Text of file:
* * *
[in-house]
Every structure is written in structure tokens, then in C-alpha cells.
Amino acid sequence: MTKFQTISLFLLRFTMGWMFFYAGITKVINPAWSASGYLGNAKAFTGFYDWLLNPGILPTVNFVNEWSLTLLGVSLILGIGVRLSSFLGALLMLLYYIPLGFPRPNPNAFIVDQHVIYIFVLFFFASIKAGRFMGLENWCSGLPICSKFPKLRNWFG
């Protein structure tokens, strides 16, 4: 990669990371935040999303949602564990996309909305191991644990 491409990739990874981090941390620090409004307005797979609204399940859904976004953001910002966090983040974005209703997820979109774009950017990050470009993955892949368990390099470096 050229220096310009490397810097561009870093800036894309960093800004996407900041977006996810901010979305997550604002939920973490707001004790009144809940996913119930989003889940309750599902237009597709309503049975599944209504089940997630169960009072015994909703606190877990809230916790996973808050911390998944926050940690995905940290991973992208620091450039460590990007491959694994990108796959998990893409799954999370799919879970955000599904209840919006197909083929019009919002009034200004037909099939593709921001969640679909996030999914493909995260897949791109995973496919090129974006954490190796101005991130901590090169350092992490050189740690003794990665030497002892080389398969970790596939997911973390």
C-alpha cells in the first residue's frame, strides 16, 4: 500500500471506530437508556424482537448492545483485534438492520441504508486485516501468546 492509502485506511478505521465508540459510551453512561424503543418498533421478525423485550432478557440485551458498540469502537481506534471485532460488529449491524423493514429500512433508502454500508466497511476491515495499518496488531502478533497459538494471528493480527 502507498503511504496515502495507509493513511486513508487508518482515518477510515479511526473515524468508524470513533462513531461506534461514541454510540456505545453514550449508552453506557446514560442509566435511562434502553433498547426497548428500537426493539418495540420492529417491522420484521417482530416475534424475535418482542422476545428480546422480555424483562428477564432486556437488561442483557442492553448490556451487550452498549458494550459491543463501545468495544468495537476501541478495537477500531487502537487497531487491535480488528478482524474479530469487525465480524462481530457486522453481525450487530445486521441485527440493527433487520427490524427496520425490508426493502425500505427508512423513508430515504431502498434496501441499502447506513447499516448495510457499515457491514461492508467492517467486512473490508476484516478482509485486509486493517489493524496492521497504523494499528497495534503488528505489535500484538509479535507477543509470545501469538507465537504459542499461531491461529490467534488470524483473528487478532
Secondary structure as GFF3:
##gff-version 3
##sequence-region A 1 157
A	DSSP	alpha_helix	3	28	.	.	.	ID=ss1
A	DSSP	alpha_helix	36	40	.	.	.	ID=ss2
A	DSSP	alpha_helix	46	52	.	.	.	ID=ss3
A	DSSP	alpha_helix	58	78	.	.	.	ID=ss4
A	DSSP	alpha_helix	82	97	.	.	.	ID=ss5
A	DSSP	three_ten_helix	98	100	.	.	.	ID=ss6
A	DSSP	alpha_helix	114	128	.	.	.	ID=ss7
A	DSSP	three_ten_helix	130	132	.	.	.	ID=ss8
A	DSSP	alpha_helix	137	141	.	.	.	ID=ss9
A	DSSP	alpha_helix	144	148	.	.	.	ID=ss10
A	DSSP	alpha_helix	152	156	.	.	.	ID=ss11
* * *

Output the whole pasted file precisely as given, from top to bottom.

[in-house]
Every structure is written in structure tokens, then in C-alpha cells.
Amino acid sequence: MTKFQTISLFLLRFTMGWMFFYAGITKVINPAWSASGYLGNAKAFTGFYDWLLNPGILPTVNFVNEWSLTLLGVSLILGIGVRLSSFLGALLMLLYYIPLGFPRPNPNAFIVDQHVIYIFVLFFFASIKAGRFMGLENWCSGLPICSKFPKLRNWFG
């Protein structure tokens, strides 16, 4: 990669990371935040999303949602564990996309909305191991644990 491409990739990874981090941390620090409004307005797979609204399940859904976004953001910002966090983040974005209703997820979109774009950017990050470009993955892949368990390099470096 050229220096310009490397810097561009870093800036894309960093800004996407900041977006996810901010979305997550604002939920973490707001004790009144809940996913119930989003889940309750599902237009597709309503049975599944209504089940997630169960009072015994909703606190877990809230916790996973808050911390998944926050940690995905940290991973992208620091450039460590990007491959694994990108796959998990893409799954999370799919879970955000599904209840919006197909083929019009919002009034200004037909099939593709921001969640679909996030999914493909995260897949791109995973496919090129974006954490190796101005991130901590090169350092992490050189740690003794990665030497002892080389398969970790596939997911973390």
C-alpha cells in the first residue's frame, strides 16, 4: 500500500471506530437508556424482537448492545483485534438492520441504508486485516501468546 492509502485506511478505521465508540459510551453512561424503543418498533421478525423485550432478557440485551458498540469502537481506534471485532460488529449491524423493514429500512433508502454500508466497511476491515495499518496488531502478533497459538494471528493480527 502507498503511504496515502495507509493513511486513508487508518482515518477510515479511526473515524468508524470513533462513531461506534461514541454510540456505545453514550449508552453506557446514560442509566435511562434502553433498547426497548428500537426493539418495540420492529417491522420484521417482530416475534424475535418482542422476545428480546422480555424483562428477564432486556437488561442483557442492553448490556451487550452498549458494550459491543463501545468495544468495537476501541478495537477500531487502537487497531487491535480488528478482524474479530469487525465480524462481530457486522453481525450487530445486521441485527440493527433487520427490524427496520425490508426493502425500505427508512423513508430515504431502498434496501441499502447506513447499516448495510457499515457491514461492508467492517467486512473490508476484516478482509485486509486493517489493524496492521497504523494499528497495534503488528505489535500484538509479535507477543509470545501469538507465537504459542499461531491461529490467534488470524483473528487478532
Secondary structure as GFF3:
##gff-version 3
##sequence-region A 1 157
A	DSSP	alpha_helix	3	28	.	.	.	ID=ss1
A	DSSP	alpha_helix	36	40	.	.	.	ID=ss2
A	DSSP	alpha_helix	46	52	.	.	.	ID=ss3
A	DSSP	alpha_helix	58	78	.	.	.	ID=ss4
A	DSSP	alpha_helix	82	97	.	.	.	ID=ss5
A	DSSP	three_ten_helix	98	100	.	.	.	ID=ss6
A	DSSP	alpha_helix	114	128	.	.	.	ID=ss7
A	DSSP	three_ten_helix	130	132	.	.	.	ID=ss8
A	DSSP	alpha_helix	137	141	.	.	.	ID=ss9
A	DSSP	alpha_helix	144	148	.	.	.	ID=ss10
A	DSSP	alpha_helix	152	156	.	.	.	ID=ss11